Meanwhile, Vietnam’s central coast, from Huế to Vũng Tàu, was the homeland of the kingdom of Champa from the 2nd to the 15th centuries. Its sandstone icons of Shiva, Vishnu, Ganesha and other Hindu deities are largely showcased in their own gallery that rings the museum’s second-floor rotunda.
As independent Vietnam matured, it became truly unified for the first time. Ethnic Vietnamese supplanted a Khmer realm in the Mekong Delta region of the south. By the 18th century, the powerful Nguyên family had overrun the international trade port of Faifoo (Hội An) near Đà Nẵng,
In 1802, Nguyên Anh established himself as Emperor Gia Long in 1802 and established an imperial capital at Hué. Soon thereafter, he recaptured Hanoi from the Chinese, thus uniting all of Vietnam under the Nguyên dynasty. Priceless jewelry, hand-scribed books and other imperial relics are indicative of this era of Vietnamese history.
Near the ground-floor entrance, a temporary exhibit represents the symbolism of the zodiacal year of the tiger. I imagine it will be replaced by representations of the rabbit by early 2023. Open daily (except Monday) 8 a.m. to noon and 2:30 to 5 p.m.; admission 40,000 dong (US$1.75). Address: 216 Trần Quang Khải at Hang Tiên.
In honor of women
Among the leading figures in Vietnam’s folkloric history are two warrior sisters, the Hai Bà Trưng, who about 2,000 years ago led an insurrection against the Chinese and sacrificed their lives to the cause. They set an example for outspoken modern women, who are exalted in exhibits at the Vietnamese Women’s Museum.
This four-story museum, only a few blocks from Hoàn Kiếm lake, highlights the roles that women play in society and culture — not least of all in their wartime activities.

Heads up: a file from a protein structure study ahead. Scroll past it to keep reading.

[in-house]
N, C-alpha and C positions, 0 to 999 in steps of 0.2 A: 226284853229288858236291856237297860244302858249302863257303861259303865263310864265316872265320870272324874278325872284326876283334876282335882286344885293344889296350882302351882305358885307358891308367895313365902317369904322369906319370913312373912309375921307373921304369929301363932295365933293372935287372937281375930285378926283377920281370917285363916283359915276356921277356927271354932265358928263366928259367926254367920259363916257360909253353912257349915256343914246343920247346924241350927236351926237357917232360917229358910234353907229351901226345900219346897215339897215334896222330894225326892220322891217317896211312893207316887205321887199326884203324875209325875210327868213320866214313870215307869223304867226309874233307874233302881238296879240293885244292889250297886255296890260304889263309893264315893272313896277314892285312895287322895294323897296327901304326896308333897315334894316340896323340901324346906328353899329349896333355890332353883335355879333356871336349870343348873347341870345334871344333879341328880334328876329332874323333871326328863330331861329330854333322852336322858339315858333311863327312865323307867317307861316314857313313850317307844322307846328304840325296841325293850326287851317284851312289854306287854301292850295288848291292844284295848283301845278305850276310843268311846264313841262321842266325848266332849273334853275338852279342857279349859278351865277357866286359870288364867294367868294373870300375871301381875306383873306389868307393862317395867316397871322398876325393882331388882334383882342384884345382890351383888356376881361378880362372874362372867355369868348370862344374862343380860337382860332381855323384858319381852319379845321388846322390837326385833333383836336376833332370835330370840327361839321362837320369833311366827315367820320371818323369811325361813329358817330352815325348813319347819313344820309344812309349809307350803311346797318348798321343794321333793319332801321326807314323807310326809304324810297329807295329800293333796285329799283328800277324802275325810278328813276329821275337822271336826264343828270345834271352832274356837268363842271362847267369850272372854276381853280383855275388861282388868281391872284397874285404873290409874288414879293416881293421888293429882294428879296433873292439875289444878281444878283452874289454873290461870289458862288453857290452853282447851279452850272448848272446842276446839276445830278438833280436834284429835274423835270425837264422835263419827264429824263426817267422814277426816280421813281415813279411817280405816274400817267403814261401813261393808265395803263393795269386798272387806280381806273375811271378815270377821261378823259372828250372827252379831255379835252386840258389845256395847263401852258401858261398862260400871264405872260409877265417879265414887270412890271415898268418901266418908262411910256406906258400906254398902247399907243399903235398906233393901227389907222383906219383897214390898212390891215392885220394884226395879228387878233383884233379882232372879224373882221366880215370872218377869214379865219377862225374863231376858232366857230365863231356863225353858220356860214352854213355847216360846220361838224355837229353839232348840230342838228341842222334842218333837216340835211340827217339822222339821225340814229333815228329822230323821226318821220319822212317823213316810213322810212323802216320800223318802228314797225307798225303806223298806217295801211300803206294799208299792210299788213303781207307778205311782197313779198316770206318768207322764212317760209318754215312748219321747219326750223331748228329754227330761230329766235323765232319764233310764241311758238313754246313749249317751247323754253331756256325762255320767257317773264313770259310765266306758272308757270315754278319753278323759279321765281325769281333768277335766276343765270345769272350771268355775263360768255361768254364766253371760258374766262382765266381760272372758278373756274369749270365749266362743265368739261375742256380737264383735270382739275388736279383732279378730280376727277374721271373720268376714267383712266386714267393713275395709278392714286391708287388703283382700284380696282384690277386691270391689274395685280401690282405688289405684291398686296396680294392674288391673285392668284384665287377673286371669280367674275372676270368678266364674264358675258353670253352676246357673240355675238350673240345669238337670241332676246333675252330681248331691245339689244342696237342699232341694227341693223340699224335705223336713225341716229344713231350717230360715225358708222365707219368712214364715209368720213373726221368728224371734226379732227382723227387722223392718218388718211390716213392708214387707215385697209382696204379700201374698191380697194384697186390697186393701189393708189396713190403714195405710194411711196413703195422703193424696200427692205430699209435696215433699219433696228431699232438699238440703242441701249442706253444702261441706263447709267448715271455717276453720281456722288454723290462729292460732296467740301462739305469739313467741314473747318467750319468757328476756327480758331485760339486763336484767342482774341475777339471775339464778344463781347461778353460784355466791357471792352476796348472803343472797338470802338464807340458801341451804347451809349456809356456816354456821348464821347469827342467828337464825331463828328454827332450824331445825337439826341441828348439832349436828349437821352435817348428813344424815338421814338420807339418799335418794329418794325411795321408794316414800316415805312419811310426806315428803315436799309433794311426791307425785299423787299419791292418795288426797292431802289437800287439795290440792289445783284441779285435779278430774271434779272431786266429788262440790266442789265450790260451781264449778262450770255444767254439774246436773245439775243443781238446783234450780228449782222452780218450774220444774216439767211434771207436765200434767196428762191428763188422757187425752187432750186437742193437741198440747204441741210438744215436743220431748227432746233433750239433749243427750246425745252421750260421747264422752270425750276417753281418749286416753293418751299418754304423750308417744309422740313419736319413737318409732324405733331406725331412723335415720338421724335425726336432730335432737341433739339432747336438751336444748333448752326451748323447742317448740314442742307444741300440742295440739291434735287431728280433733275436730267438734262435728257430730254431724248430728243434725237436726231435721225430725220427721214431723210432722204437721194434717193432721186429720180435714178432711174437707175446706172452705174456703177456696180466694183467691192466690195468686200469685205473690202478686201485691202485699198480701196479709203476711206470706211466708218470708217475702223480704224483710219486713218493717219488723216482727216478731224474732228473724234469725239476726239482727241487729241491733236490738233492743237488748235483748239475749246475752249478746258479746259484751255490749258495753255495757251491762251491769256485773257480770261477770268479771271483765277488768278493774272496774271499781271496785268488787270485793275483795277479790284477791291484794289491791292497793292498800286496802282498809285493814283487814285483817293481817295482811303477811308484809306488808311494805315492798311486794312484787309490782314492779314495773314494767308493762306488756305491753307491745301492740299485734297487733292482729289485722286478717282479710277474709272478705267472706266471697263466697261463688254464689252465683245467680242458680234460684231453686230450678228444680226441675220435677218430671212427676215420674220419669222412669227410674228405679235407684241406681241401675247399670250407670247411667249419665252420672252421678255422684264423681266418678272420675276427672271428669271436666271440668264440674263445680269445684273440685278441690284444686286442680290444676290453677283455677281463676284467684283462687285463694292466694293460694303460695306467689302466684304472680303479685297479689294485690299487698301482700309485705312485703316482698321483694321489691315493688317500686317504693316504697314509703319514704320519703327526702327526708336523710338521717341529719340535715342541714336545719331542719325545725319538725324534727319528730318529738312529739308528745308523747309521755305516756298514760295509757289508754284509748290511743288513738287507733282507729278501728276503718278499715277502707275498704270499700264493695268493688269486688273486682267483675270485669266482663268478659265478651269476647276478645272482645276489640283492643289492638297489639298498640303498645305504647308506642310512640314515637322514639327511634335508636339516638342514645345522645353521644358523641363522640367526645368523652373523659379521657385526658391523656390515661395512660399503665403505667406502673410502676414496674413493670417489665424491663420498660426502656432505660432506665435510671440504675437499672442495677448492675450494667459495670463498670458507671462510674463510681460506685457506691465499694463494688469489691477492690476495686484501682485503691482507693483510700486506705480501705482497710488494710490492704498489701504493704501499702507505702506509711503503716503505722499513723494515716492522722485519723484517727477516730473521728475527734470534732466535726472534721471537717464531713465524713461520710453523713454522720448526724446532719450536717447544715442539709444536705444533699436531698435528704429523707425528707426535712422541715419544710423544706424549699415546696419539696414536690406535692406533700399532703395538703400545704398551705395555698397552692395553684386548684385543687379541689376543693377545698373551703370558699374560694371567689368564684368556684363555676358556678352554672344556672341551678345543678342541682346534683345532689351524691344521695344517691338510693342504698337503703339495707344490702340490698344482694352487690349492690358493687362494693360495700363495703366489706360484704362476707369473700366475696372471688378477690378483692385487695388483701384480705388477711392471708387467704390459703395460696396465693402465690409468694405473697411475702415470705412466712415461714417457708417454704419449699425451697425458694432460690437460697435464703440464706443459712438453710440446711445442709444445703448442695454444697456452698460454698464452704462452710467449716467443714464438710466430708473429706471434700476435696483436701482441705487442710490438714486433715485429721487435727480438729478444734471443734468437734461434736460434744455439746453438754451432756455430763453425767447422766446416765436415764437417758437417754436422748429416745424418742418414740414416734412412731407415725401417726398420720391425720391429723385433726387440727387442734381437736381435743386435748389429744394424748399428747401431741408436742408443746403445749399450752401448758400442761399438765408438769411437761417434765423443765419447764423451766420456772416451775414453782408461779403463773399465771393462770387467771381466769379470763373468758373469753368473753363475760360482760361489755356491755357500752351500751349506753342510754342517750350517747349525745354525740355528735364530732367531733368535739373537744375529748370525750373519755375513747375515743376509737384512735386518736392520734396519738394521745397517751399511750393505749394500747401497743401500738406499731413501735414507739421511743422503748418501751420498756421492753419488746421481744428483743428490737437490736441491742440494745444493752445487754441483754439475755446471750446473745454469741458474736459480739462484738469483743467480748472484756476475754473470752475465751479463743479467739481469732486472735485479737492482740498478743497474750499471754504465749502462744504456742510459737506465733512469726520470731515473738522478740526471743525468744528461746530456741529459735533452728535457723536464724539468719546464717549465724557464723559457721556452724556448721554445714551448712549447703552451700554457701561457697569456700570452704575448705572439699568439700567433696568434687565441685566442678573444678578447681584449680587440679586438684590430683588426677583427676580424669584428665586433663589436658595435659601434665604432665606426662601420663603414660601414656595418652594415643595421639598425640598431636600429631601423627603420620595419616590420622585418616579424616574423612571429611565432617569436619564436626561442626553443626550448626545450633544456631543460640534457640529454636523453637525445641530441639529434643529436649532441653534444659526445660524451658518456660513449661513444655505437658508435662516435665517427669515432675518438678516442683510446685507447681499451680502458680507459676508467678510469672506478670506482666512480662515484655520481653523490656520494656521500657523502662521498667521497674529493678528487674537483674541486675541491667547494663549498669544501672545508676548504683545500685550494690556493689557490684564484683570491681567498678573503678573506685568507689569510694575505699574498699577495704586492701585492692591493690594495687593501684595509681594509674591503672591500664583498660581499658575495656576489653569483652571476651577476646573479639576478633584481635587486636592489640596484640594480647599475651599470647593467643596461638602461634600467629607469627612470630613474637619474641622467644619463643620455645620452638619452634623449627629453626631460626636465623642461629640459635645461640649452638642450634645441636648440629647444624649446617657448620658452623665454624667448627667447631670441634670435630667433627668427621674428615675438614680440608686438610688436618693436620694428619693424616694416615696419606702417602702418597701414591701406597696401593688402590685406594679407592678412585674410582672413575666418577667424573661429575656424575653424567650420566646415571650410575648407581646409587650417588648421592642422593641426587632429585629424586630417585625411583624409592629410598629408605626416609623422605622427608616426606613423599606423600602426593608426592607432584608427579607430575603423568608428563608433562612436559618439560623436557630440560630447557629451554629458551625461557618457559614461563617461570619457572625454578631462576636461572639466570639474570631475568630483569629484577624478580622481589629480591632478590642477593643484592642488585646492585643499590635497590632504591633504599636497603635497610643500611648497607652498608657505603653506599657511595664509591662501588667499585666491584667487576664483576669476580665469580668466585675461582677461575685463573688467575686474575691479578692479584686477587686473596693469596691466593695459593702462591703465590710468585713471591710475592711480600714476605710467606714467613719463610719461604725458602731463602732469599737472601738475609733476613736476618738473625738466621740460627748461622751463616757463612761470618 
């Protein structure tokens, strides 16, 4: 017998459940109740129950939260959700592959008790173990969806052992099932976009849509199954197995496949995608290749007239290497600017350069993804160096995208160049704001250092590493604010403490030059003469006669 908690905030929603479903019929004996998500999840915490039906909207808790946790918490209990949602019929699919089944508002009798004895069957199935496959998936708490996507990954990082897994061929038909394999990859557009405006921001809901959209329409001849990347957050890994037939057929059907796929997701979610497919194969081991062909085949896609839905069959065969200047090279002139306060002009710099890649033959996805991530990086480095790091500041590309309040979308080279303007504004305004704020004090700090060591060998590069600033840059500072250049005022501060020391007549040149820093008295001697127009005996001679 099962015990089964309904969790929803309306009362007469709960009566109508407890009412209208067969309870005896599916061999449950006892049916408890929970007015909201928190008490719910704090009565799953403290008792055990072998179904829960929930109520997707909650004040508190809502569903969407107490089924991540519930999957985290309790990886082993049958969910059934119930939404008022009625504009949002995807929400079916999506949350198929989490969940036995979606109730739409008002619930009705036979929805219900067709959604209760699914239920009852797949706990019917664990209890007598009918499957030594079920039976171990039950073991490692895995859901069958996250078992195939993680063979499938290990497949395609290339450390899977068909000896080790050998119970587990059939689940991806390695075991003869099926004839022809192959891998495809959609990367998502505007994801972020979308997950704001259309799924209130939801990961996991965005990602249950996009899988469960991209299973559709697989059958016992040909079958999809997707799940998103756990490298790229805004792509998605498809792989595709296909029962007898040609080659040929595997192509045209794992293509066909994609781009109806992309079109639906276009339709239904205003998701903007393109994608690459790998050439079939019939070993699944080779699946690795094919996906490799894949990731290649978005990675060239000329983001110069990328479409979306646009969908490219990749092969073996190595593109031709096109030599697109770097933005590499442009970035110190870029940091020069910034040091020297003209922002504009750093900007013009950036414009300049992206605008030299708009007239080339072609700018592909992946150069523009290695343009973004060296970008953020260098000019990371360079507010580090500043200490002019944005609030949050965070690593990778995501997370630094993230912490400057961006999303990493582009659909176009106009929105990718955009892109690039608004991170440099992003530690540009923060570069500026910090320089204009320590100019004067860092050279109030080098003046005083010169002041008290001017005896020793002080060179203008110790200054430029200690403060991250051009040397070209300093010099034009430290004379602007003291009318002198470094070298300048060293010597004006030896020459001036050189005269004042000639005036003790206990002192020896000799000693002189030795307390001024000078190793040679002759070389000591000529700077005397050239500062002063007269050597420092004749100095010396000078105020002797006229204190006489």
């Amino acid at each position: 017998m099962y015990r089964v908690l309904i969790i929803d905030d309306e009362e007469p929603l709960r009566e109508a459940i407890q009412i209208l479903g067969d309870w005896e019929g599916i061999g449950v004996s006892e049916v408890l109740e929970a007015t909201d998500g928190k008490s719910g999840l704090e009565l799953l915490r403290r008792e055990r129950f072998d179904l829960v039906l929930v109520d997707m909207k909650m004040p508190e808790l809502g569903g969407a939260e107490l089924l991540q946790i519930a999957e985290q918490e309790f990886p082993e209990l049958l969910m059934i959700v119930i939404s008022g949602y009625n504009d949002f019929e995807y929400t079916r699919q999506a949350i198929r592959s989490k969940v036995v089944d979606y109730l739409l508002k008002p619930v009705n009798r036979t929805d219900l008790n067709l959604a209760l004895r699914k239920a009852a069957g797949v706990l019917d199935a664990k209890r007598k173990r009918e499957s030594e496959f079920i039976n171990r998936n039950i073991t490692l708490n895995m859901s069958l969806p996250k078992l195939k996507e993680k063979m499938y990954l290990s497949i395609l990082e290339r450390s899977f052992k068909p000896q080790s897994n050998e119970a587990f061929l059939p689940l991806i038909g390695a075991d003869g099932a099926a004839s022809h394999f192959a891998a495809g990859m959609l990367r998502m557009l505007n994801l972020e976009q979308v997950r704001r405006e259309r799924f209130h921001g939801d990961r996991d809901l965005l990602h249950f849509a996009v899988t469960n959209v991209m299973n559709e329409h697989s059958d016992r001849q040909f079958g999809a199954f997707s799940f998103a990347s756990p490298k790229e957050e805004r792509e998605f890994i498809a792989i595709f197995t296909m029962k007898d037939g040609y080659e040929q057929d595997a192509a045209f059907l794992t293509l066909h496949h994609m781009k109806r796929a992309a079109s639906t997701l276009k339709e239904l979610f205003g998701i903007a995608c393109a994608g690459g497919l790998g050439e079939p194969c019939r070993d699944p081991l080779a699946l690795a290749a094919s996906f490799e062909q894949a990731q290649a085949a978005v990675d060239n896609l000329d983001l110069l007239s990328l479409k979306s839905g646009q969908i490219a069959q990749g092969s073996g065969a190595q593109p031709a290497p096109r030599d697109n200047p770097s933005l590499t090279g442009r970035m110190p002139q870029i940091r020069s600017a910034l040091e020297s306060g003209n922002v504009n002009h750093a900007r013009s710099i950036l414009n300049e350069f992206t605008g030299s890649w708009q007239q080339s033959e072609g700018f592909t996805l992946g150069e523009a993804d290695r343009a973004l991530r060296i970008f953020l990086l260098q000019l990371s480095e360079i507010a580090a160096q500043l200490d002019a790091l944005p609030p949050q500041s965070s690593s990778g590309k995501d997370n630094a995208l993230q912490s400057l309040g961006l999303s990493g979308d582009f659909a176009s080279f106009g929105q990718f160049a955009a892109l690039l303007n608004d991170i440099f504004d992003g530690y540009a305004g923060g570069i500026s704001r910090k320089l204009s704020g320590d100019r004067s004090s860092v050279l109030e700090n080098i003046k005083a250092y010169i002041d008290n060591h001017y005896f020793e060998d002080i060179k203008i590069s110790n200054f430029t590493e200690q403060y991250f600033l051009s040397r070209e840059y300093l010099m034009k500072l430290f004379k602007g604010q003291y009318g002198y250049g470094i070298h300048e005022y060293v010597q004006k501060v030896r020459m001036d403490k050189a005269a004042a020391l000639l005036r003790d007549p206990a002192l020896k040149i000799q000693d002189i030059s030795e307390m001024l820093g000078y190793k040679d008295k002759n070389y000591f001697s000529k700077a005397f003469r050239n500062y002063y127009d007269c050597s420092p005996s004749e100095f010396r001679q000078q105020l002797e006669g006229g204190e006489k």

Indeed, if every city in Vietnam has a street named Hai Bà Trưng, so does it also have an avenue honoring Nguyễn Thi Minh Khai (1910-1941). Her story of fervent nationalistic passion, which led to her execution by the French, is one of many told on interpretive plaques on the museum’s walls.
Nearby are hung dozens of propaganda posters from the American War epoch. Many are blatantly violent, as one promising a “payback in blood” to U.S. President Richard Nixon in the early 1970s, the peak years of the conflict.
Other rooms are far less politically motivated. I was impressed by a chamber that displayed beautifully designed costumes and basketry from some of the country’s multitude of ethnic minority groups. Its content, in three languages (including English and French), describes matrilineal societal structures. Open daily 8 a.m. to 5 p.m.; admission 30,000 dong (US$1.30). Address: 36 Lý Thường Kiệt.